TABLE 3.1 Approximate Charging Time as a Function of Vehicle Size and Electric Driving Range (hours)

 

PHEV-10

PHEV-20

PHEV-40

Level 1

 

 

 

Economy vehicle

2.7

5.5

11

Midsize vehicle

3.6

7.3

14

Light-duty truck/SUV

4.5

9.1

18

Level 2

 

 

 

Economy vehicle

0.5

1

2

Midsize vehicle

0.7

1.3

2.7

Light-duty truck/SUV

0.8

1.7

3.3

NOTE: Numbers rounded by the committee.

SOURCE: Morrow et al., 2008.

home service to allow PHEV charging, whether desired or required, is estimated to range from slightly less than $1,000 to slightly more than $2,000. PHEV-40s are more likely to need costly new circuitry for 220 volts.

PHEV subsidies may soften the financial concerns associated with this issue, and in some cases (especially for meter upgrades), utilities may pay for such upgrades and amortize the costs over a series of electric bills. However, an open question remains: To what extent will these additional costs, or just the inconvenience of making the modifications, dissuade potential PHEV buyers?

Public Charging

As PHEVs proliferate, there will be a growing demand for public charging, much of which could occur during day-time hours, when electric power costs are higher. It seems likely that some office complexes will install chargers for their employees and visitors, and shopping malls may install chargers to attract customers. In some cases, businesses may not even charge for the electric power, treating it instead as a promotional expense.

As an indication of interest in public charging, one company, Electric Transportation Engineering Corp., was recently awarded a stimulus grant of nearly $100 million from the Department of Energy to build 12,800 charging stations for electric vehicles and PHEVs in Arizona, Washington, Oregon, California, and Tennessee (DOE, 2009b).

ADDITIONAL ISSUES

The committee identified some related issues that are beyond the scope of this study and will require detailed assessment to understand the impact of PHEVs on the grid and vice versa:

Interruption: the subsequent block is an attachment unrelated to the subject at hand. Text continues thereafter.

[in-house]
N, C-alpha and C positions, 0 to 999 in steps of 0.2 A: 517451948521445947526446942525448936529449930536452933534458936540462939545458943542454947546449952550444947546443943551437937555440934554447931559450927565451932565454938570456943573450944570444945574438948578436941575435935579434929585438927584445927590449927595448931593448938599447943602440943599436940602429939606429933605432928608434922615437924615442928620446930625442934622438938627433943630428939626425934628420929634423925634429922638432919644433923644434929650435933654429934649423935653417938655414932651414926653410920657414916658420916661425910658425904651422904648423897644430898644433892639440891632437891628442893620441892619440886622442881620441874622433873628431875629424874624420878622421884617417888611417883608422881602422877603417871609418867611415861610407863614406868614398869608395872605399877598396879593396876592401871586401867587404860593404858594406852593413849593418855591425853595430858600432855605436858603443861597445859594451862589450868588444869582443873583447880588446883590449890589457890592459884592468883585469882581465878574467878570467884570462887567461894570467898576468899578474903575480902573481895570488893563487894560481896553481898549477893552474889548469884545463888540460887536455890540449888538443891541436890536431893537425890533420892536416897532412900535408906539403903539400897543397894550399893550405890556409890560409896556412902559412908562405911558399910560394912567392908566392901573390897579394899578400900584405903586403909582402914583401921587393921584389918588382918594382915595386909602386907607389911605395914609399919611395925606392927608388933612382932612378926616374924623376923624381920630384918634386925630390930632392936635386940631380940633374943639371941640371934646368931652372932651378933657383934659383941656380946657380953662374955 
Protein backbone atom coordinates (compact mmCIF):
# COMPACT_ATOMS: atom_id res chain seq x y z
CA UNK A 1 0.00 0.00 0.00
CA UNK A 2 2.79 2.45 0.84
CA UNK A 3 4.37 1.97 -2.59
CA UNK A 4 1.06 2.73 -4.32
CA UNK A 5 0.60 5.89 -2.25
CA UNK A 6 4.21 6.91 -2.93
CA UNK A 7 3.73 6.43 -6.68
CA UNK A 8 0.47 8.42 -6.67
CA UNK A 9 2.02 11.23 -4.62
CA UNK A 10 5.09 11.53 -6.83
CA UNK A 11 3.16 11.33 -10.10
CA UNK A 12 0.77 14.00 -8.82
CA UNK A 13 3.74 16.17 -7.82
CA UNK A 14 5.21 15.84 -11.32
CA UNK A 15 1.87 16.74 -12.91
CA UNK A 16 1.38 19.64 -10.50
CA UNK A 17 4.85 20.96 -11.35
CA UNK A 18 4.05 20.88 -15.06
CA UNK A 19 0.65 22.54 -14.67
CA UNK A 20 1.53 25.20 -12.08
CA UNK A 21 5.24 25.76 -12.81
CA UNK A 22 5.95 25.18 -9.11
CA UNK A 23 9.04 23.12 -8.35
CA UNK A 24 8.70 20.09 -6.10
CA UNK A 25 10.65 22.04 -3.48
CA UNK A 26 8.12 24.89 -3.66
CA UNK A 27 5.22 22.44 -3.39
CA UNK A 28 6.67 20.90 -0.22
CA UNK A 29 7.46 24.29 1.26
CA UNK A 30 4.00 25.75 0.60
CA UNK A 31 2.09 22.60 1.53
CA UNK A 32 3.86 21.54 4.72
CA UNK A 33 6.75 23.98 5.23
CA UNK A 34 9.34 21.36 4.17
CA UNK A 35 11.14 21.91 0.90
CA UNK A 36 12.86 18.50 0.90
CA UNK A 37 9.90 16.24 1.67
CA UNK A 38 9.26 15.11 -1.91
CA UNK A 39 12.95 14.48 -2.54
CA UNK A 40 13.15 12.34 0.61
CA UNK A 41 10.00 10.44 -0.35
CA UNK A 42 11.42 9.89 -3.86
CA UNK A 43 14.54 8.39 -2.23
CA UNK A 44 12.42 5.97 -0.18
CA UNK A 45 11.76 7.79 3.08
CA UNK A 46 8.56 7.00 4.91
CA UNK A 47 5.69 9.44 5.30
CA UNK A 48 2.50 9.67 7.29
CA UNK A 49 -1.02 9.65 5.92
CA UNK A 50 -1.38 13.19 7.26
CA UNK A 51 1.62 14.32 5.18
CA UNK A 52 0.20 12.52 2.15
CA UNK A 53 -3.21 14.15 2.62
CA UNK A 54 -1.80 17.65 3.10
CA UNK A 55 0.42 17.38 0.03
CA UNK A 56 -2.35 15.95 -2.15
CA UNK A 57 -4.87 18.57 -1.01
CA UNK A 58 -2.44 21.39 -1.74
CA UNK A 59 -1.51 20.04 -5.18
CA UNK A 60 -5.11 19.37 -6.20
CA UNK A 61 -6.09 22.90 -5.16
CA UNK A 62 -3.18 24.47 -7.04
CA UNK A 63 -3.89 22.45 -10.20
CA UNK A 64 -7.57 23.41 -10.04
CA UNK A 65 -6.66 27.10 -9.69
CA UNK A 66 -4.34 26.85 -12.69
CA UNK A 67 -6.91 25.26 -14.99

• Outlet access. An accurate estimate is needed of the number of existing homes and buildings where charging would be easy. About 35 percent of housing units do not have a garage or carport, which is probably essential for an outlet for home charging (Bureau of the Census, 2008). PHEV owners without ready access to an outlet would need a public charging infrastructure; it is uncertain how many consumers would be willing to rely on public charging.

  • Charging at 440 V. Some carmakers may be interested in 440-V charging to reduce charging times (Carney, 2009). The cost and potential extent of such service needs study.

  • Distribution system upgrades. In some areas, local utility electric distribution capacity may not be adequate for the simultaneous charging of many PHEVs on one circuit, particularly for fast charges. These areas should be identified and plans for upgrading developed.

  • Safety. Safety issues associated with charging PHEVs must be thoroughly studied and problems minimized.

  • Energy stored in PHEVs. It has been suggested that the electric grid might use the electric energy stored in PHEVs to help meet peak demand (when the costs of producing power are very high) and replace it later, when costs are lower. The willingness of PHEV owners to allow this, and the benefits to them of doing so, need to be assessed. Conditions and terms under which this might be feasible and beneficial need to be developed. Alternatively, a charged PHEV might be used to provide electric power to a home during a blackout. It would be useful to know the viability of these options.



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